(Reuters) - While some sporting brands used International Women’s Day to launch their Women’s World Cup team kits, lawyers representing the world-champion U.S. team were on their way to a California courthouse to file a landmark lawsuit that would rock the sport.
Instructed by the 28 members of the women’s national team, they filed a suit accusing the U.S. Soccer Federation of gender discrimination, alleging that it pays them less than their male counterparts.
“As players, we deserved to be paid equally for our work, regardless of our gender,” star striker Alex Morgan said in a statement, but as she is well aware, deserving such treatment and actually getting it are two very different things.
Female players in other countries have endured often humiliating public squabbles before, and the American lawsuit marks a new front in the battle for equality with the World Cup in France less than three months away.
“They sacrifice their whole lives to play for their country, they’re together and play more games than the men’s team and they’ve been more successful,” Ireland striker Stephanie Roche told Reuters.
“They are more like a club team in some ways, they play that many games. I think they have proven that they are equal, they have brought success and therefore have every right to demand equality,” she added.
Roche, who scored a spectacular goal that was nominated for FIFA’s Puskas award in 2014 and ultimately came second to James Rodriguez, was part of the Irish team that revealed how female players were forced to change in toilets as they sought to resolve a dispute with the Football Association of Ireland.
Such disputes are not new - Denmark’s dream of making it to the World Cup effectively died when they boycotted a 2017 game against Sweden during a dispute with their football association.
That decision led to a points deduction which cost them the chance of winning their qualifying group, and they lost a playoff to the Netherlands.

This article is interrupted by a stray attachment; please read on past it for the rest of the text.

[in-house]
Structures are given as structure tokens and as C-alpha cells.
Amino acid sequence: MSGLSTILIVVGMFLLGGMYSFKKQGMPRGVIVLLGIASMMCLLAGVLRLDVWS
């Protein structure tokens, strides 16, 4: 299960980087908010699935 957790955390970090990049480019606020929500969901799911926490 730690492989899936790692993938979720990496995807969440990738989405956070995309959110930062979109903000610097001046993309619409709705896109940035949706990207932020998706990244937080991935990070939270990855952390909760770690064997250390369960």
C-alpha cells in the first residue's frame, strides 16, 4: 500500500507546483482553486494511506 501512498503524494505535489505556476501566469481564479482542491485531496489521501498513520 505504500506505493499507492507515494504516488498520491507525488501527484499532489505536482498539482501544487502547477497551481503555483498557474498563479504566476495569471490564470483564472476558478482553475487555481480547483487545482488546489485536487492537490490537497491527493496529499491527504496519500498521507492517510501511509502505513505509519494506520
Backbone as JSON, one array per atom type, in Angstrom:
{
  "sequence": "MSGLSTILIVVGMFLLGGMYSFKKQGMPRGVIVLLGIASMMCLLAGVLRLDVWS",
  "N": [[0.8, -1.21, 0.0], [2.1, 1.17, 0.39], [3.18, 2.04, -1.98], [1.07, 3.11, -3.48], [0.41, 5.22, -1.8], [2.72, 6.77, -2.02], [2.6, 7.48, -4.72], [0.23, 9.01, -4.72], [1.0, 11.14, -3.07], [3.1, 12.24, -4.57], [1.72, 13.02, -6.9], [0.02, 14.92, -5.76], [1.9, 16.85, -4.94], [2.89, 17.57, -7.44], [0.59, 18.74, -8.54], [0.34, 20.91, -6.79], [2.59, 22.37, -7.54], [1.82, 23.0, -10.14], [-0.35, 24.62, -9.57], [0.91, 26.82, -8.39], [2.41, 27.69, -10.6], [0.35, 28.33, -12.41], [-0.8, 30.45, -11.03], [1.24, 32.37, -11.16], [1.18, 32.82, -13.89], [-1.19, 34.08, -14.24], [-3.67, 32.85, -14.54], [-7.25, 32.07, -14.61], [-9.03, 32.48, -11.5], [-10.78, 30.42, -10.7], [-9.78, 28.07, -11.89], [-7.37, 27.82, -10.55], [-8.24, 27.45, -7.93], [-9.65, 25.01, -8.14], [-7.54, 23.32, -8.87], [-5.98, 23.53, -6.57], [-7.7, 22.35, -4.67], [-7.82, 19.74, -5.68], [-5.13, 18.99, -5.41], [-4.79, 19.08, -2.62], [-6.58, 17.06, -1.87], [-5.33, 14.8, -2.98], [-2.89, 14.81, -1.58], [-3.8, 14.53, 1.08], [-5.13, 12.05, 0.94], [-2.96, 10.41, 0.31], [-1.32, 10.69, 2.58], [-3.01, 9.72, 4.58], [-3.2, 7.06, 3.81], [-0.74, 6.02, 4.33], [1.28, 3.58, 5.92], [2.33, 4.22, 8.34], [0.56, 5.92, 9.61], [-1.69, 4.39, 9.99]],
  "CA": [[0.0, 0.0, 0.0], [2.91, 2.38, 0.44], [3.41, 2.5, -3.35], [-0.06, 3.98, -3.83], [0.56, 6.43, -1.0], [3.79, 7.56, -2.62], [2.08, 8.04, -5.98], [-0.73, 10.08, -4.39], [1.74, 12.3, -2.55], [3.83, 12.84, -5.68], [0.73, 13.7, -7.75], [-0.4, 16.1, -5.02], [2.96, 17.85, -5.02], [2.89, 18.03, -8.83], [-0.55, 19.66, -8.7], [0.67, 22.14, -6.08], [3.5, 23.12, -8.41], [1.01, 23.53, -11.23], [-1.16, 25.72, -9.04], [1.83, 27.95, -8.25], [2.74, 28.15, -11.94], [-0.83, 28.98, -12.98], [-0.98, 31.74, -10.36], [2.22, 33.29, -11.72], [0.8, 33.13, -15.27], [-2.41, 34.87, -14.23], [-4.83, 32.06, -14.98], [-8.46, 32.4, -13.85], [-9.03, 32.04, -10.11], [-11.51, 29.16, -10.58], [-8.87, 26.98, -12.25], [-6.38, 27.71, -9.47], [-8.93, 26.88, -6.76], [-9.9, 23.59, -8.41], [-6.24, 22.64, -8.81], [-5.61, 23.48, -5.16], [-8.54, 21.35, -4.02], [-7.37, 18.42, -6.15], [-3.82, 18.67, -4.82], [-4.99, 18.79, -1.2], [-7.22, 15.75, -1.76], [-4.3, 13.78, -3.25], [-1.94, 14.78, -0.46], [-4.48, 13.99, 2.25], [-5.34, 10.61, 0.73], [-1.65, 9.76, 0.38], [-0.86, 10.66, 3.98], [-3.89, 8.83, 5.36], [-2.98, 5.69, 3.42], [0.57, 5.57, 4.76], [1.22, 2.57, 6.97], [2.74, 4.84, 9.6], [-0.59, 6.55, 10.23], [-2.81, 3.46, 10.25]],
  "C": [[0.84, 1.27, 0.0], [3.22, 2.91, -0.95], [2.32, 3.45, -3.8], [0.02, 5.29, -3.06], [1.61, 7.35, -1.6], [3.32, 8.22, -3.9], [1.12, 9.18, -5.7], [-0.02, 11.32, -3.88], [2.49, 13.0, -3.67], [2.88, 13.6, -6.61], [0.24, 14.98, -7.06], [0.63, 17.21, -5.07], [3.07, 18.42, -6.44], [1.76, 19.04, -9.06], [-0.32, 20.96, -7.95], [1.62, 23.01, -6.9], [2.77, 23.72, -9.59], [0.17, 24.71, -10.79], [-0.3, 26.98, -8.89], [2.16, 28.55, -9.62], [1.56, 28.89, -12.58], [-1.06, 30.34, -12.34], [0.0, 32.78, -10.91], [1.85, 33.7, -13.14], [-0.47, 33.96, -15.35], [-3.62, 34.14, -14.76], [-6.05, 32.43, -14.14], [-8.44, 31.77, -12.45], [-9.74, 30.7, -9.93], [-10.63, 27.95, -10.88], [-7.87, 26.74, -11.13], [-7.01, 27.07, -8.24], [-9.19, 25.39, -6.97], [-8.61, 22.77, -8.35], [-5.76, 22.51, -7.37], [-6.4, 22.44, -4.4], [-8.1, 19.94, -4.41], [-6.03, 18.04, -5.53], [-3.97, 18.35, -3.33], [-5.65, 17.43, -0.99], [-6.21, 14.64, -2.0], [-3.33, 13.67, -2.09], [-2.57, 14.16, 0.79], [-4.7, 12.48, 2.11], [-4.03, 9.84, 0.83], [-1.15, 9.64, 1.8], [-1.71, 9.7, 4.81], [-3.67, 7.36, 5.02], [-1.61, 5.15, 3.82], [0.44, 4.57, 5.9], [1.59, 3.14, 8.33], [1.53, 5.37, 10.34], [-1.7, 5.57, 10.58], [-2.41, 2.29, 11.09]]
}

The timing of the American suit could have been better for world governing body FIFA, which launched the poster it will use to publicise the 24-nation tournament on the same day.
The Zurich-based organisation also announced that it will hold its first Global Women’s Football Convention in Paris ahead of the World Cup which begins on June 7, but all this was overshadowed by the breaking news from the American camp.
Winners of four Olympic gold medals and three of the seven World Cups that have been held to date, the U.S. women’s team are ranked first in the world and have never been lower than second, while the American men are currently 25th.
Their squad boasts some of the biggest and most marketable names in the game such as Alex Morgan and Carli Lloyd, and Ireland’s Roche, who plays for C.F. Florentina in Italy, says that she expects the Americans to remain steadfast.
“It’s not something any team wants to have to deal with before a World Cup, but when a team is united by stuff like this I believe it can bring them together more off the pitch, and they can then bring that onto the pitch,” she explained.
“Their players are all pros, so I’ve no doubt they will prepare well and be ready and focused for the World Cup, hopefully with the backing of their federation.”
Equality has long been an issue simmering in the women’s game, and it isn’t going to go away.
Accepting the Diamond Ball for Sweden’s best female player in 2018 at a gala awards dinner, defender Nilla Fischer issued a clarion call to men to get behind the women’s game.
“It’s time to get in the game because equality is something that benefits us all, but it’s something we have to do together,” Fischer said.
Reporting by Philip O'Connor; Editing by Christian Radnedge